LONDON, May 24 (Reuters) - Sterling rose against the euro and the dollar on Tuesday, boosted by a poll that showed the "Remain" camp was well ahead over their "Leave" rivals with a month to go before a vote on Britain's future in the European Union.
On Monday, sterling started the week on a shaky note after warnings from Prime Minister David Cameron and finance minister George Osborne that a vote to leave the EU could push Britain into a year-long recession and cost at least half a million jobs.
But the latest poll from ORB published in Tuesday's edition of the Telegraph newspaper gave the "Remain" camp a 13-point lead over their "Leave" rivals, after winning support for the first time from a majority of men, those aged over 65 and Conservative voters. That seemed to soothe nerves towards the currency, traders said.
Sterling was up 0.4 percent against the euro at 77.15 pence per euro, while it was firmer against the dollar at $1.4516. Sterling's gains accelerated after stock markets in Europe turned higher.
The pound tends to underperform during times of risk aversion because of the huge investment flows Britain relies on to balance its more than 5-percent current account deficit. Flows dry up when investors are worried about growth and market stability - jitters that are heightened by any developments that make a Brexit look more likely.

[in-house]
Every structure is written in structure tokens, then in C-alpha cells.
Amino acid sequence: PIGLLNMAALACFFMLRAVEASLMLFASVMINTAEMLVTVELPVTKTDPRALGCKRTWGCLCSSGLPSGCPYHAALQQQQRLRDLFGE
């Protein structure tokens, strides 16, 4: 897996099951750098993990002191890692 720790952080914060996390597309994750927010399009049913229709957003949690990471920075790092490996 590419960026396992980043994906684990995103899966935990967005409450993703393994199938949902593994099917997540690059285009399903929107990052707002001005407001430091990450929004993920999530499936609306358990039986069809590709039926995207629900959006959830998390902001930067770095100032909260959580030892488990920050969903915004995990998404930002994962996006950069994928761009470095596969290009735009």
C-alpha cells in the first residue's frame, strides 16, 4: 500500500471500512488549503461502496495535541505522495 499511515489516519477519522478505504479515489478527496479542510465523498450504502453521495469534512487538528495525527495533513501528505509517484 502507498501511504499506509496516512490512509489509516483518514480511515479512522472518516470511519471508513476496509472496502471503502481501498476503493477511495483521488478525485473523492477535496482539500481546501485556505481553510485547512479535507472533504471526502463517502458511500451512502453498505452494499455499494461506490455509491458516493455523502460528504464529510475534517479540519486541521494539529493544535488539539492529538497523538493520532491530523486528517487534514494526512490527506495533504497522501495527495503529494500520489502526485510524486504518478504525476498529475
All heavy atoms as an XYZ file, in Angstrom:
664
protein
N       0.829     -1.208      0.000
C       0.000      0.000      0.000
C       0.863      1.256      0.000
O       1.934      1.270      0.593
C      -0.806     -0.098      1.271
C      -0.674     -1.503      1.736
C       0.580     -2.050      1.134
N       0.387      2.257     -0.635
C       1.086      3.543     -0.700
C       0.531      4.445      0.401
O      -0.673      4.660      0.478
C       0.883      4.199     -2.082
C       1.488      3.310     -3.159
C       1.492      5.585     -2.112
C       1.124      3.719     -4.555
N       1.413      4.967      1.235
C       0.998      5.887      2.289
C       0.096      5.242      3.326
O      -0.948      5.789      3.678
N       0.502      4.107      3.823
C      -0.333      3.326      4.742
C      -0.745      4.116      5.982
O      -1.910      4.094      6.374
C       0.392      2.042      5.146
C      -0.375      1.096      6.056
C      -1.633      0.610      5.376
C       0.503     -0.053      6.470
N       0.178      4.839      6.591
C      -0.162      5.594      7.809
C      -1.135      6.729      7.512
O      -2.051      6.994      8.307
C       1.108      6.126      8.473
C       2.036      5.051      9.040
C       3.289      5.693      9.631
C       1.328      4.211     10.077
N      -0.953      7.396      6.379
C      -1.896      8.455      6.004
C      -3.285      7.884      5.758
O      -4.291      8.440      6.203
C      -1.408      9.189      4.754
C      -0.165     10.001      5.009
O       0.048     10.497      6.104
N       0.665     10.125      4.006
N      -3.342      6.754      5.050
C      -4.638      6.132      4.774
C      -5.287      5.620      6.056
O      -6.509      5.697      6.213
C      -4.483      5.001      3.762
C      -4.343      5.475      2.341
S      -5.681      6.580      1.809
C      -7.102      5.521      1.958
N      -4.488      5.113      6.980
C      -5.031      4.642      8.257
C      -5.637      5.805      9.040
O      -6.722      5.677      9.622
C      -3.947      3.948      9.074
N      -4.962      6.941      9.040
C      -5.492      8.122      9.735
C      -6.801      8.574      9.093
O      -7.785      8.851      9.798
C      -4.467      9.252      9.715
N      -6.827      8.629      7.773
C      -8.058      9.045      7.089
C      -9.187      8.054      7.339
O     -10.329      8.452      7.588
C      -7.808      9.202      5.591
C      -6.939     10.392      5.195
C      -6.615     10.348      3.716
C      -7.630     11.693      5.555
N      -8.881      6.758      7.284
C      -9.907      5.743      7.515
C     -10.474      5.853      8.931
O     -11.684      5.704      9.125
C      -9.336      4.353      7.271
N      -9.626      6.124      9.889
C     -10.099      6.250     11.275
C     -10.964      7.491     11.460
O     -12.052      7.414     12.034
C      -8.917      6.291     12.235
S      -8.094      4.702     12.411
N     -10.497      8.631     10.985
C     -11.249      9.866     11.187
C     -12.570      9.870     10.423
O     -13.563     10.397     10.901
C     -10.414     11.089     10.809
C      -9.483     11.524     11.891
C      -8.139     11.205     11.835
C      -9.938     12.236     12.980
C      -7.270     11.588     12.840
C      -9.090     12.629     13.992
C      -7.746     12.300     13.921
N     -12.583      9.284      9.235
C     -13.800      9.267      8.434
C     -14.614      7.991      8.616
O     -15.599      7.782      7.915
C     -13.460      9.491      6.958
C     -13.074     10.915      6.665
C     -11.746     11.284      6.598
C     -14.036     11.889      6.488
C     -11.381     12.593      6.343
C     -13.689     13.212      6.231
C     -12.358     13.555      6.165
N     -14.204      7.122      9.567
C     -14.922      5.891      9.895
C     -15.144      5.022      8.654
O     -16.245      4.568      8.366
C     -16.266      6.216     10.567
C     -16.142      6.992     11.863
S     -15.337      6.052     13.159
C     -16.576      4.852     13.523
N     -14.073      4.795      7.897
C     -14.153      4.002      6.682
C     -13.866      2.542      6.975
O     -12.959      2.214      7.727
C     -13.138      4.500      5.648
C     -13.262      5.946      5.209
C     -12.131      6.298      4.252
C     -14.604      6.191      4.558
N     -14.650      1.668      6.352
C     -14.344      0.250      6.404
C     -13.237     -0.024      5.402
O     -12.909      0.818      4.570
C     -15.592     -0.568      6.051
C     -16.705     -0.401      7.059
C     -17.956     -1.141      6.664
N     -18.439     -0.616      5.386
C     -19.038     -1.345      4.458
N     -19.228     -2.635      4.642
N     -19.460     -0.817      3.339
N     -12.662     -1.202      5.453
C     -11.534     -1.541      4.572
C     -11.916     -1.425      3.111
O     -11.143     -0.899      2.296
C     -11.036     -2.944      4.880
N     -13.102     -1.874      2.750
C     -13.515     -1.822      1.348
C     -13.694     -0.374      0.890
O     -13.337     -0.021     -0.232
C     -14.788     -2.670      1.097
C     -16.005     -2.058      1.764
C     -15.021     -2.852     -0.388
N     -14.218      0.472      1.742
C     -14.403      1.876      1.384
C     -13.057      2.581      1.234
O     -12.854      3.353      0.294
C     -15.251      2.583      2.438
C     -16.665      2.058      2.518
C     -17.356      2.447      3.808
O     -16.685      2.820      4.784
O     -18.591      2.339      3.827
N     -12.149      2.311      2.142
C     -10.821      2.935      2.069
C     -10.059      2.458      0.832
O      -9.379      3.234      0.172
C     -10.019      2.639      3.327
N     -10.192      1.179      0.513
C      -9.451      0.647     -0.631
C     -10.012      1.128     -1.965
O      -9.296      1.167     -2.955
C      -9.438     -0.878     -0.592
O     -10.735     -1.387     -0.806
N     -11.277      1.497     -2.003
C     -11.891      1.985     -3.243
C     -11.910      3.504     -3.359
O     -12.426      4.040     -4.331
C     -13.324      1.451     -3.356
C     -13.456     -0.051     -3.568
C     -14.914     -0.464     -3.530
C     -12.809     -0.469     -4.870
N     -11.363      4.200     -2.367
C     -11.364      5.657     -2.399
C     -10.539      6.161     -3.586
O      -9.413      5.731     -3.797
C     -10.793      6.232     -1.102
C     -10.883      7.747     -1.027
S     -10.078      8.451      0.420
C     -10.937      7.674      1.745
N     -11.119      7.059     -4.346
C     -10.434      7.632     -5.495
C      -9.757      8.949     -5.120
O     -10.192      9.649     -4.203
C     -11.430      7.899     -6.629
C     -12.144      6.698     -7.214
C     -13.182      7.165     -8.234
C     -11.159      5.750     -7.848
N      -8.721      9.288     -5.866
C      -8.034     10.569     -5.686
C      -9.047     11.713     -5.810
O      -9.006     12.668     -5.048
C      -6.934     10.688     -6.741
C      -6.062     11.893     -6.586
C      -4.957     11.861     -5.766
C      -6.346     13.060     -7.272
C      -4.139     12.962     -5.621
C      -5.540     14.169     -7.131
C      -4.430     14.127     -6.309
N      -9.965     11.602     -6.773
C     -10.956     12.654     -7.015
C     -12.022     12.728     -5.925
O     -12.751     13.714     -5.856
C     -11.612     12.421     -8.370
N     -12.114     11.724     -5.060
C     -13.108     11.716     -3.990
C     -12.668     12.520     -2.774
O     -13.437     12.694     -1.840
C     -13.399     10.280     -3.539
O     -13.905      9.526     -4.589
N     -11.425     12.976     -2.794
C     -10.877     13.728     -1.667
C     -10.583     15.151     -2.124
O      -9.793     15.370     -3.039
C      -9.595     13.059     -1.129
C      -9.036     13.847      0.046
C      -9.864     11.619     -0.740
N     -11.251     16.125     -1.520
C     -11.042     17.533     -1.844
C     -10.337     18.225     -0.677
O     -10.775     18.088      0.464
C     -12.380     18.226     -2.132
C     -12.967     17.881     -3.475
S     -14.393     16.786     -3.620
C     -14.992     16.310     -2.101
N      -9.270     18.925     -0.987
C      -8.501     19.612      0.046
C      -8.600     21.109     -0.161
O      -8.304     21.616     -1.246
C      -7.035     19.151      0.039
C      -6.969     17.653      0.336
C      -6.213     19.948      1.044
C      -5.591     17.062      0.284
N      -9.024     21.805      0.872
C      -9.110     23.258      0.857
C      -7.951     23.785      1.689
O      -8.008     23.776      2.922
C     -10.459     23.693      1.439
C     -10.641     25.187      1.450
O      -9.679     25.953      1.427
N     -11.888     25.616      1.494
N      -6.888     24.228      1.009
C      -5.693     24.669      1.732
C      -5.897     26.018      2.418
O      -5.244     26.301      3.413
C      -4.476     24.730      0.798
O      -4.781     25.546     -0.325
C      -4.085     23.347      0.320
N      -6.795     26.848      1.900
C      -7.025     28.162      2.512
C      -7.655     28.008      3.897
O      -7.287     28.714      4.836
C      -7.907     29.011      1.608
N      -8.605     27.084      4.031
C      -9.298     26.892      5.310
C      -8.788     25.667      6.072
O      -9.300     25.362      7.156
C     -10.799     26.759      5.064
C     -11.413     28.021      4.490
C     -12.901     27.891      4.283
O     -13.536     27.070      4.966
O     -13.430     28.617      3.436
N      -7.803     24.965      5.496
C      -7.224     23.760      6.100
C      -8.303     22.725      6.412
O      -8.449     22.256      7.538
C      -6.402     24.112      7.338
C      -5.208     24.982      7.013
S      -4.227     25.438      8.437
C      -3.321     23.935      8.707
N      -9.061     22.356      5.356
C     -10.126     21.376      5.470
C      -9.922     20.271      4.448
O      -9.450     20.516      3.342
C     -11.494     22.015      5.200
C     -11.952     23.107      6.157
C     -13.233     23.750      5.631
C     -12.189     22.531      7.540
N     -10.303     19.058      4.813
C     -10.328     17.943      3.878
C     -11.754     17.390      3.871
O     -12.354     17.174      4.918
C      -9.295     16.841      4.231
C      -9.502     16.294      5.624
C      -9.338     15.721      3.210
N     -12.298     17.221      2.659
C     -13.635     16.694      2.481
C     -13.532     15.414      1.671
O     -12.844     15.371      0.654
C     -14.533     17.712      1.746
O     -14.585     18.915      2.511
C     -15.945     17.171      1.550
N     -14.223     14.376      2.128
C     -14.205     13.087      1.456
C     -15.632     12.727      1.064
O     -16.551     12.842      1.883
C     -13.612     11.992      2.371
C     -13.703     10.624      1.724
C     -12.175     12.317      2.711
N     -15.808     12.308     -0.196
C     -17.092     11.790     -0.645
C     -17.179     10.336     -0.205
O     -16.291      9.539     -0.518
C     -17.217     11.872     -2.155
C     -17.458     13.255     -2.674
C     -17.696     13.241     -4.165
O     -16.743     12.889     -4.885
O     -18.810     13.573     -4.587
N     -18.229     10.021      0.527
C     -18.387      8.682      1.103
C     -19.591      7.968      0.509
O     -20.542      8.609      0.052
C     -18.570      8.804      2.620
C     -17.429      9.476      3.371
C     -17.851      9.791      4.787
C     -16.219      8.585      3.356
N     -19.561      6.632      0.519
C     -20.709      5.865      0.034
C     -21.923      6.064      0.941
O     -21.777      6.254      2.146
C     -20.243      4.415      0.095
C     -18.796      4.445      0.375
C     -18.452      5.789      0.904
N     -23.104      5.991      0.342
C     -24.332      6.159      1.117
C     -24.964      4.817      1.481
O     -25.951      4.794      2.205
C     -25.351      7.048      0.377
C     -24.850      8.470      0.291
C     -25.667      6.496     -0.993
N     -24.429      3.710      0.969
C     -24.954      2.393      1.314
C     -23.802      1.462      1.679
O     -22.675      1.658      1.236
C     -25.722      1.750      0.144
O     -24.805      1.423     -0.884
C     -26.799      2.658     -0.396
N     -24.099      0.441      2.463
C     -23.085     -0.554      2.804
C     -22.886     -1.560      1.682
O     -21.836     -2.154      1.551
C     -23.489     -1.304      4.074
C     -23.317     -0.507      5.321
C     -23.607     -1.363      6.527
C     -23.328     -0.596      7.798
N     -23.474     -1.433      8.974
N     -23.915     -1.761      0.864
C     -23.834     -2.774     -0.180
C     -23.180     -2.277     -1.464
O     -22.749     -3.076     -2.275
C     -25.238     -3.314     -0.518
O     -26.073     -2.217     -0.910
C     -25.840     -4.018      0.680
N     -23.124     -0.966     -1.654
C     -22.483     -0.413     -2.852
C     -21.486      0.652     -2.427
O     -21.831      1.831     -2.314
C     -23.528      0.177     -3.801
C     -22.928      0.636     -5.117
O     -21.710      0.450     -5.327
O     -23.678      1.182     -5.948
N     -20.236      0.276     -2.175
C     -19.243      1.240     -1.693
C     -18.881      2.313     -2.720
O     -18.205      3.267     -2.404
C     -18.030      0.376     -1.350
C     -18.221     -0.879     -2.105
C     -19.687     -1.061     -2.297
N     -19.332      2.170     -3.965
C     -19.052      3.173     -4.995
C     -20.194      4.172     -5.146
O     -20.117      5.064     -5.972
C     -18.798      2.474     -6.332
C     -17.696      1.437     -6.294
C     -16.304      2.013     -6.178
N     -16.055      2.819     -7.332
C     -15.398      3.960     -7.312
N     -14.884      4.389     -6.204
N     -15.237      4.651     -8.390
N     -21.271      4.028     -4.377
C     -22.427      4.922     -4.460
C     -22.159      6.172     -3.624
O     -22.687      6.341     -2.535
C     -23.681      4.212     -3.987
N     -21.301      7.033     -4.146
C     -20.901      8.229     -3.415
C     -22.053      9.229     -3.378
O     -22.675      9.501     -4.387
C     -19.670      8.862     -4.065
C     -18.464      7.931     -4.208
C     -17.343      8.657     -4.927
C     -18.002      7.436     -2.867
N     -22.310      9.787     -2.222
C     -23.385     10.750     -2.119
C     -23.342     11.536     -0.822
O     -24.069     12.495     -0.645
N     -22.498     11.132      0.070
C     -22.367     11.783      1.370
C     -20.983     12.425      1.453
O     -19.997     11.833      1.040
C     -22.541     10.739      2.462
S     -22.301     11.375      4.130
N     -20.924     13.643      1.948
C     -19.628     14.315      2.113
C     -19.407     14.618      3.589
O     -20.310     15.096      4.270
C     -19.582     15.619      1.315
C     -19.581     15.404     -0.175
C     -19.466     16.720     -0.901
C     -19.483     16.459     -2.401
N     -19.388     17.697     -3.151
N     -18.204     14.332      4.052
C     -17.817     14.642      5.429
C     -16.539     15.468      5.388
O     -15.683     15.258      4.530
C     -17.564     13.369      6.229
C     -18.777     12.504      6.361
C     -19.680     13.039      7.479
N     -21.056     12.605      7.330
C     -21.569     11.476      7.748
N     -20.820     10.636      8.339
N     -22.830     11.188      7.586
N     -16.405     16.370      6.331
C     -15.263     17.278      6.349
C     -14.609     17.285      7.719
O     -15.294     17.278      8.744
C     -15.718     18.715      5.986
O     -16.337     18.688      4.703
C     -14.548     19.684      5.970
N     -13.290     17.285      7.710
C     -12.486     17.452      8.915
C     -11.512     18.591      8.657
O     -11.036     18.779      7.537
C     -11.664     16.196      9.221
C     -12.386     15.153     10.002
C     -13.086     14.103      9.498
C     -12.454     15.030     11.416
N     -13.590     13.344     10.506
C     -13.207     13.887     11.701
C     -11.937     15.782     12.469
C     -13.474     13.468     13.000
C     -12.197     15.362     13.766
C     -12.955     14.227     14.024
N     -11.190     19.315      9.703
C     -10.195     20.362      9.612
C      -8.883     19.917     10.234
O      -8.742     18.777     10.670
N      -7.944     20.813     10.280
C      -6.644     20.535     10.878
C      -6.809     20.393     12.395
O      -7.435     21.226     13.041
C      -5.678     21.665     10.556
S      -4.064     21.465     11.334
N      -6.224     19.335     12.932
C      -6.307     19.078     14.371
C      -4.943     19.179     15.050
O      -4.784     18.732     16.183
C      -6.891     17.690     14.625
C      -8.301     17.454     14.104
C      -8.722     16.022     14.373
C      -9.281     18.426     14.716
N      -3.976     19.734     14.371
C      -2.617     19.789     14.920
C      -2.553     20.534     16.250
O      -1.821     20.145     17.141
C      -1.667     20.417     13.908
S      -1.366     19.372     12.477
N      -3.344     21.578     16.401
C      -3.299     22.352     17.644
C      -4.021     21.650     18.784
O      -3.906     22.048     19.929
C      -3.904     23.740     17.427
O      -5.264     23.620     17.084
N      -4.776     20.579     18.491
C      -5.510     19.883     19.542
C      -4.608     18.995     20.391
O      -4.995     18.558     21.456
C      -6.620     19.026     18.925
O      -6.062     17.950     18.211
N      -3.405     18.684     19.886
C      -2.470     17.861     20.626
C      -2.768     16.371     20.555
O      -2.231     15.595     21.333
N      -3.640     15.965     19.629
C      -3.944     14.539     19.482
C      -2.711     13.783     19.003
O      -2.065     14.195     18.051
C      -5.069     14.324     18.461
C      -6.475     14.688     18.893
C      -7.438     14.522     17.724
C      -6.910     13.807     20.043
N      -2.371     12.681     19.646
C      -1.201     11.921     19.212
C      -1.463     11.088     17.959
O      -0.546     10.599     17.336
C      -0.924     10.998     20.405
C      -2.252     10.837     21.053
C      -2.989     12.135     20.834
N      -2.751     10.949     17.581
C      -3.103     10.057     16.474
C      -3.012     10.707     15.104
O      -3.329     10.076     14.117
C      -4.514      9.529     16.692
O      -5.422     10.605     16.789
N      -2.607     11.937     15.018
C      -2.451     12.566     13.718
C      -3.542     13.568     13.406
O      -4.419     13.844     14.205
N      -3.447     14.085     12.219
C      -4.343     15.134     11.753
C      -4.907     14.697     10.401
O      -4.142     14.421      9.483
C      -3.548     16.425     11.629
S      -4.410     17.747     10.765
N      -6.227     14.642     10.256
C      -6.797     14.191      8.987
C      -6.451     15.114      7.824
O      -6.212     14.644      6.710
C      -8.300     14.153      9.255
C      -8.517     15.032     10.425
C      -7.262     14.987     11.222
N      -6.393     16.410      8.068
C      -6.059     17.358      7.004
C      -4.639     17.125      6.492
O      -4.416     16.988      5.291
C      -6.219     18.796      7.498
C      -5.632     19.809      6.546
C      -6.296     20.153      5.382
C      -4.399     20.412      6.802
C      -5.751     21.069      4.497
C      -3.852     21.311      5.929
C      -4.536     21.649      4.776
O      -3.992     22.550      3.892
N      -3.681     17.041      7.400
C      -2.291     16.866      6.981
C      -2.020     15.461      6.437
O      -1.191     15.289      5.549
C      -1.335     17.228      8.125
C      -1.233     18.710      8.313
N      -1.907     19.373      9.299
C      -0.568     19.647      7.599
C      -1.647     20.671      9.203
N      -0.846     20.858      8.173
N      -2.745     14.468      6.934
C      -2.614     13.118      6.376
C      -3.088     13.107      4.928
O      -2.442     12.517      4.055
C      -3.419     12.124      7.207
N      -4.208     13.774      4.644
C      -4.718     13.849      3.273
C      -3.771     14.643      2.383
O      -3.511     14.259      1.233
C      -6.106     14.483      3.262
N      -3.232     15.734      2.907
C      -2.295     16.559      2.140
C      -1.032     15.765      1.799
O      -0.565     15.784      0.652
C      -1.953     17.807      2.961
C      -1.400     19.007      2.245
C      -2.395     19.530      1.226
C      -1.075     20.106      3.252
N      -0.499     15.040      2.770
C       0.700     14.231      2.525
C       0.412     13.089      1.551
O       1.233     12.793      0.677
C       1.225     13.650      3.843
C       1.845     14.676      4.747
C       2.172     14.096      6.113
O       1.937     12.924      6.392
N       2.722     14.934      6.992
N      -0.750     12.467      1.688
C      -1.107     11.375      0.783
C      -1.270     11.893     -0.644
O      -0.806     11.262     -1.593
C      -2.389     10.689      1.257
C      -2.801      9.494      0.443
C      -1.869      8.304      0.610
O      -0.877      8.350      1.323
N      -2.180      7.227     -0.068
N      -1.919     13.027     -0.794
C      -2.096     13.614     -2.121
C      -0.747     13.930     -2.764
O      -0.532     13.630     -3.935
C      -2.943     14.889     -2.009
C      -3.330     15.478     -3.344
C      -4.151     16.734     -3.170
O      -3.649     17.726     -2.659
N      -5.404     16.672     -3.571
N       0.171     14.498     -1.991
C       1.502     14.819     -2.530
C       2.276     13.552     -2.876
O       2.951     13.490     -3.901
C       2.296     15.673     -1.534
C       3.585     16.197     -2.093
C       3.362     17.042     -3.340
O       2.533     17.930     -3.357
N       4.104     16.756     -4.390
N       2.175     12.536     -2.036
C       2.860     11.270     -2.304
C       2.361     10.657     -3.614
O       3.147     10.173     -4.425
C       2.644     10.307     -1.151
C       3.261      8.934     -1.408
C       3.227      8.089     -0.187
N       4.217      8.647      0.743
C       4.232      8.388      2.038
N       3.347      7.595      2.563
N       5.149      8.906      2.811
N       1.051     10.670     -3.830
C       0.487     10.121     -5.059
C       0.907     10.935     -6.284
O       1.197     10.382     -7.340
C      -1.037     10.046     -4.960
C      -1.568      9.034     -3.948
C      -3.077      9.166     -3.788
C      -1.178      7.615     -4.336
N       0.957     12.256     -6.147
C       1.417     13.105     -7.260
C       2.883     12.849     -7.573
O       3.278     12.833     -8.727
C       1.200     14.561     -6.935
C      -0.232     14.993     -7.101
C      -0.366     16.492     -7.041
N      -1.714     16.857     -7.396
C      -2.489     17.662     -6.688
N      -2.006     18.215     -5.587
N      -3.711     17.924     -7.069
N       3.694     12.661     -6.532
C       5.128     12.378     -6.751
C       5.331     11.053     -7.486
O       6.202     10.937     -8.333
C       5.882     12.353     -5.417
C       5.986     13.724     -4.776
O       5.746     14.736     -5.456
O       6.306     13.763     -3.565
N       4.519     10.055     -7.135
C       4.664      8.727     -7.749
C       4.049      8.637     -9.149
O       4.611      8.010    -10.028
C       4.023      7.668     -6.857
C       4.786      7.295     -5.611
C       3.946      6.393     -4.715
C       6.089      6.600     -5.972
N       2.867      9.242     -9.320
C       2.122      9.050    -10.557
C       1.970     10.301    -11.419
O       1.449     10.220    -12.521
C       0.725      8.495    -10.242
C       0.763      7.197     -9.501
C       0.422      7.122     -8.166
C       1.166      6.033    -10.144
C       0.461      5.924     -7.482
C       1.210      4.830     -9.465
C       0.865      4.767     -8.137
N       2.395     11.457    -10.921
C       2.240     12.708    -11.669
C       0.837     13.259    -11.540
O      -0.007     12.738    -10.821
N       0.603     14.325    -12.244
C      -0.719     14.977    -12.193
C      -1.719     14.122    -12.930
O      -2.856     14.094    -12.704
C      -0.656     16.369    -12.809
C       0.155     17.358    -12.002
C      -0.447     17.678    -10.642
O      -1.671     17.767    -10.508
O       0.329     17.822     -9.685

Attention will now turn to a testimony by Bank of England chief Mark Carney and three other policymakers before lawmakers. In the past, Carney has warned about downside risks from Britain exiting the EU, comments which have drawn sharp criticism from those campaigning to leave the union.
"We expect him to reiterate that EU referendum-related uncertainty has been weighing on business activity of late," said Manuel Oliveri, currency strategist at Credit Agricole, adding that in case Britain opts to stay in the EU, expectations of higher growth and rates will come back to boost the currency.
Brexit concerns drove the pound down 11 percent on a trade-weighted basis between mid-November and early April, when it hit a 2-1/2-year low, but it has recovered almost 5 percent. That rise came as investors priced out chances of a rate cut that some were factoring in if Britain opted to leave the union.
But with investors also starting to factor in greater chances that the Federal Reserve could raise rates this summer, traders expect gains in the pound against the dollar to run out.
Eikon readers can click cpurl://apps.cp./cms/?pageId=brexit for the latest news and analysis on the EU referendum. (Reporting by Anirban Nag; Editing by Andrew Heavens)